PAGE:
Five years is a long time. Amazon released in November 2007 the first Kindle for only $399. The reader had a basic e-ink screen, an awkward keyboard, weird buttons on the side, and page refresh that was painfully slow. It was instant awesomeness at least until Apple gave birth to the iPad. After which I quickly offloaded my Kindle and quickly swore allegiance to Apple.
Last year, however, my kids gave me a Kindle 4 for my birthday. I have used it everyday and has become a permanent fixture beside my bed. Simple and distraction fee reading with complete immunity from kids since it had no games. My only one complaint was having to attach a light to it to read in bed. Weird.
Last week, I received the new Kindle, the Kindle Paperwhite (non-affiliate link). I know I don’t usually write about gadget reviews, but my god this e-reader rocks. Amazon got it right. Here is why:
- Finally, there is light! The paper-like backlit LED screen uses built-in LED backlights to uniformly illuminate the screen for ease free reading from bright sunlight to pitch-black rooms and with better resolution and contrast. I just keep my light on all the time.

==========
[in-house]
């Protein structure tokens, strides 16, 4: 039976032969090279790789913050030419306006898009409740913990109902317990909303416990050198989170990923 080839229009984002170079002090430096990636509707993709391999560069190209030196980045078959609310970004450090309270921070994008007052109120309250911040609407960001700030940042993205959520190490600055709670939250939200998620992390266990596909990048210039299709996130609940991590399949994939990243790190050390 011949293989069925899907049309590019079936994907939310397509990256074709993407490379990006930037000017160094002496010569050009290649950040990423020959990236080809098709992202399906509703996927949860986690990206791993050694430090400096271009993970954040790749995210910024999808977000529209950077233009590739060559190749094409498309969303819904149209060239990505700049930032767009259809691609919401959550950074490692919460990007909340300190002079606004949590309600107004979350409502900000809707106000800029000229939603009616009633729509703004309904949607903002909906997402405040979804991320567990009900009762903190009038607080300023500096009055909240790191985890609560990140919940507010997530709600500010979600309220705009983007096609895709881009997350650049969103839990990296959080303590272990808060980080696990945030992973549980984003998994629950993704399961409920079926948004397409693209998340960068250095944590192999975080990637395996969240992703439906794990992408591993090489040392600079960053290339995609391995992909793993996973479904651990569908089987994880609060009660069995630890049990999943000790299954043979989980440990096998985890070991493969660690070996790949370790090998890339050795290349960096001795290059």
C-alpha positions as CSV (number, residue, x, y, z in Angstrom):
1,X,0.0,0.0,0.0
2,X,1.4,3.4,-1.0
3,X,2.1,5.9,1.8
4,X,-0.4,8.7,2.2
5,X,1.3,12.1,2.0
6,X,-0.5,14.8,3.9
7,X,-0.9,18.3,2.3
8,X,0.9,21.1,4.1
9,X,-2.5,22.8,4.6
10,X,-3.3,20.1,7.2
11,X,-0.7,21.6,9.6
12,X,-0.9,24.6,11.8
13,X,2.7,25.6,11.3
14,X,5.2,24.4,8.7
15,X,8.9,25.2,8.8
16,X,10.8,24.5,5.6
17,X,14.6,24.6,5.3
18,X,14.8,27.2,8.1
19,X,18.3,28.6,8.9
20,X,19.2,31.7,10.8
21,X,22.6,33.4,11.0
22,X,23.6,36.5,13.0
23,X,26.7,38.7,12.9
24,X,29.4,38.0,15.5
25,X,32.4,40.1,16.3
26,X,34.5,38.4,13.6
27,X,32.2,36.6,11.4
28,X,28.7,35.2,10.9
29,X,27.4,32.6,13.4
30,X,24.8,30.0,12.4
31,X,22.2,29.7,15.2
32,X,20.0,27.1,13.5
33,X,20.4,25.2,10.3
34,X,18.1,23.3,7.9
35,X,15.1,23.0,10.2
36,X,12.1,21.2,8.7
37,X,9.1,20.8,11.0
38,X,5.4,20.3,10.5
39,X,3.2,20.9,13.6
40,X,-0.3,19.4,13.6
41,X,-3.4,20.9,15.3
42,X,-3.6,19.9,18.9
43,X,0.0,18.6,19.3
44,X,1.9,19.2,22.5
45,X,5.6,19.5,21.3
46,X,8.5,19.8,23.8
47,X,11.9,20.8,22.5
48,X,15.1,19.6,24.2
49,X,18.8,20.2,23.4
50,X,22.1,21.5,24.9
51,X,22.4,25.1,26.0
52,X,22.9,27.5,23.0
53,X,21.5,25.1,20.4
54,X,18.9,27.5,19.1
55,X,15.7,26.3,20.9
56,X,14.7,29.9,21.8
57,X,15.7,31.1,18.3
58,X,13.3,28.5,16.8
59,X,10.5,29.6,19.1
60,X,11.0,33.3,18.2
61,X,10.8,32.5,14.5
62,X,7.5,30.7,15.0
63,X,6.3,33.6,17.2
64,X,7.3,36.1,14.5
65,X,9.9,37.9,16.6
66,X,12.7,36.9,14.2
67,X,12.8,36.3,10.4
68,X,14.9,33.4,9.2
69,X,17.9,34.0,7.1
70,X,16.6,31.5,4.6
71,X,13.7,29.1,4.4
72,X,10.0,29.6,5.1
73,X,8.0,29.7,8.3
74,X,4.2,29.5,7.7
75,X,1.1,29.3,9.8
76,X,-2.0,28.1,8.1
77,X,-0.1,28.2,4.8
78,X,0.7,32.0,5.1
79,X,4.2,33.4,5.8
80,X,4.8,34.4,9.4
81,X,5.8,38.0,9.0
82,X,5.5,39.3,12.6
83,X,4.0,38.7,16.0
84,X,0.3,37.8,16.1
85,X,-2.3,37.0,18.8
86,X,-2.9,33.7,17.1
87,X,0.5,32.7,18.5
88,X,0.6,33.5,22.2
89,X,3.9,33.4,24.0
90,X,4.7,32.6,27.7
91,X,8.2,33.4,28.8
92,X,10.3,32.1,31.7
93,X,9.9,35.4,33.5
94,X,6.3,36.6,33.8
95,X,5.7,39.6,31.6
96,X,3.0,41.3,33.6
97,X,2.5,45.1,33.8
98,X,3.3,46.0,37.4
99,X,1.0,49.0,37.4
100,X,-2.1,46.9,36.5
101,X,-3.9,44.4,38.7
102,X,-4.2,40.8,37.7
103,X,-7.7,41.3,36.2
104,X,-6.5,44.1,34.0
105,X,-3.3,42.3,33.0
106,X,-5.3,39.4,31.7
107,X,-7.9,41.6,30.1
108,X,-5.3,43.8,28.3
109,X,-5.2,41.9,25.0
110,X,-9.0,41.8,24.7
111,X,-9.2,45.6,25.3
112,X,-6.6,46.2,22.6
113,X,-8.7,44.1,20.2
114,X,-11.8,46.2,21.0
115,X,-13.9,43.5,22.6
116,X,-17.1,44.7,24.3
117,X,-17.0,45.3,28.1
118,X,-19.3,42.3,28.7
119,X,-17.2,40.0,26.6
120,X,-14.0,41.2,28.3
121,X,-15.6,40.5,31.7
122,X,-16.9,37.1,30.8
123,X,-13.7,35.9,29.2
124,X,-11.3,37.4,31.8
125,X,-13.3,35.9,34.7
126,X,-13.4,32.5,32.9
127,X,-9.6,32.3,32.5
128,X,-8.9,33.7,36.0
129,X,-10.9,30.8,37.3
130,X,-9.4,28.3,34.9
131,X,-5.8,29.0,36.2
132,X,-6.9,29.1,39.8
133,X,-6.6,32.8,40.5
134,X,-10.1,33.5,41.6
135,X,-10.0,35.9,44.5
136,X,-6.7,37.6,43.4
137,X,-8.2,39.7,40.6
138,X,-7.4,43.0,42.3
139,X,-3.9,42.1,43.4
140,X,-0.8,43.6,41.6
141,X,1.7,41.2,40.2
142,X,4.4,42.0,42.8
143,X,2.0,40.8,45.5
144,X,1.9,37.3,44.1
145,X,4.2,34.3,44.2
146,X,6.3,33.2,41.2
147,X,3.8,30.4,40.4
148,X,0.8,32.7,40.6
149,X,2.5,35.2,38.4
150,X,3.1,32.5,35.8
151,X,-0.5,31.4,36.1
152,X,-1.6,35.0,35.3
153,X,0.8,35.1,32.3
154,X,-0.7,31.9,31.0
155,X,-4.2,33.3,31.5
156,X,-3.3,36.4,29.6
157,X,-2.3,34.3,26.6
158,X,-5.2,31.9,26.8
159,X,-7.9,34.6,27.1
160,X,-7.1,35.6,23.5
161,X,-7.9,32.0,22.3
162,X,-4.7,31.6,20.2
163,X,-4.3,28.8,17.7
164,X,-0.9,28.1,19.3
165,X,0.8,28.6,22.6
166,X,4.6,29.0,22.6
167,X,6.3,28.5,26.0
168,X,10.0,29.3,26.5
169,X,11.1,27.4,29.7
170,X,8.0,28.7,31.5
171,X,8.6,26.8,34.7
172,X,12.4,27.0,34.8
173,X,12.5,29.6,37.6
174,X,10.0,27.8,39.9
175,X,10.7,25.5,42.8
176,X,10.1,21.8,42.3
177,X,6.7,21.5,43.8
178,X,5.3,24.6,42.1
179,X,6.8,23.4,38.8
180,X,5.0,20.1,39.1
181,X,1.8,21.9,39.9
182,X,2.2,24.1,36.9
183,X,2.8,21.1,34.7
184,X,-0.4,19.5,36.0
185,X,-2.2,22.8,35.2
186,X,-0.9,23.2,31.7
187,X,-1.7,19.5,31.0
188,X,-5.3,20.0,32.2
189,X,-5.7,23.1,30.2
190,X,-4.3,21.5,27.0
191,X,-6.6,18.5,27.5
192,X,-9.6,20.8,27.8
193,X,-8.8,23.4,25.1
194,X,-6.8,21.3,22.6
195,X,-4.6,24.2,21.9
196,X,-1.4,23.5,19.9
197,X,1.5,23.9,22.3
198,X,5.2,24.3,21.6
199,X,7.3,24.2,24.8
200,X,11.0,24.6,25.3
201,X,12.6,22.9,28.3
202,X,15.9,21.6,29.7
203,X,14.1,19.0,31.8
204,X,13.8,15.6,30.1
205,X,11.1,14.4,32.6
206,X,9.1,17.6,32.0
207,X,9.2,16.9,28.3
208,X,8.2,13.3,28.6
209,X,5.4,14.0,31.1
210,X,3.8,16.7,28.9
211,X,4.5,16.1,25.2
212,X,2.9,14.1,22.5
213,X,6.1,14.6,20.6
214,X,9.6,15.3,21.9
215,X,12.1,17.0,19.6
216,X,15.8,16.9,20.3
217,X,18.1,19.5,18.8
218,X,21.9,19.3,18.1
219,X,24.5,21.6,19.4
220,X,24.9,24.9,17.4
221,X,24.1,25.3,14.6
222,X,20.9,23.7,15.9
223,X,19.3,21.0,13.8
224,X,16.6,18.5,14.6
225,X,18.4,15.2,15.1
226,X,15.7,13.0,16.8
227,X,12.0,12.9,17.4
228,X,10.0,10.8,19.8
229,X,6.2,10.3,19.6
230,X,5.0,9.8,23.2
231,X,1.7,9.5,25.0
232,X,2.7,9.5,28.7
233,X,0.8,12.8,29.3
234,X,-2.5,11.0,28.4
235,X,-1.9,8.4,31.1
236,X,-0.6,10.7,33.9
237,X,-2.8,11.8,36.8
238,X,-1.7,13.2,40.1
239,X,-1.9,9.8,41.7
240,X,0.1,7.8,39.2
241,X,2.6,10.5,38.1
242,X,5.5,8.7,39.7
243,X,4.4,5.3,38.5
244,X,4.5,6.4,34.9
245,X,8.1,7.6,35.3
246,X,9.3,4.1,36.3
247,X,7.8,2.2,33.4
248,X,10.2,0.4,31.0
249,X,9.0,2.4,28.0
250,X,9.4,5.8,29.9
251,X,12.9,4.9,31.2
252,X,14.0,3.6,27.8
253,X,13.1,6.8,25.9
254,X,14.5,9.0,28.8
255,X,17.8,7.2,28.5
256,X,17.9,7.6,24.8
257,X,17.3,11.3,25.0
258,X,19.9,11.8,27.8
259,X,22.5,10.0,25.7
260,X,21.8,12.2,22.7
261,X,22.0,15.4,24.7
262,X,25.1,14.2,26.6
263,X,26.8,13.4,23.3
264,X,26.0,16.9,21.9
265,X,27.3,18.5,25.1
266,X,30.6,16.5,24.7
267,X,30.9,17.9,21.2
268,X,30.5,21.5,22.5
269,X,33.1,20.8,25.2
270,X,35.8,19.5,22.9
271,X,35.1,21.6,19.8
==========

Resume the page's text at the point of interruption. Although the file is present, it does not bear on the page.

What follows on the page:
- 8-week battery life even with the light on. Enough said.
- No more buttons. After about a day, the tough screen becomes pretty intuitive for page turns.
- Should I stay up to finish the chapter or call it a night? Amazon has added a Time to Read feature which tells you how long based on fast you have been reading until a chapter is done.
I thought I would share some of my tools I have discovered this year that elevated my Kindle use.
- Send to Kindle. Use any of these applications to send stories that you are reading online directly to your Kindle. These applications work from your browser, desktop, or email. I use it for long articles I have found during the day and want to read it on the Kindle at night.
- Caliber. This free program is a swiss army knife for e-books. For example, if you have a library of books for Kindle and change over to a Sony Reader, Caliber will take a Kindle library of books, update the format of each book and sync it with a different device format. I have used it as my library management system and for ebook conversion.
- Readability. This service is similar to other apps like Instapaper and Pocket in that it allows you to save articles online for later reading on the web or on your Kindle. What I like is that they strip all the ads from websites and leave just the text. Nice.
21% of Americans have read an e-book now according to a Pew Research Study this year. If you are still one of the other 79% Americans, the time is now. Hands down. Amazon’s Kindle Paperwhite is a perfect device.
I think frugality drives innovation, just like other constraints do. One of the only ways to get out of a tight box is to invent your way out. – Jeff Bezos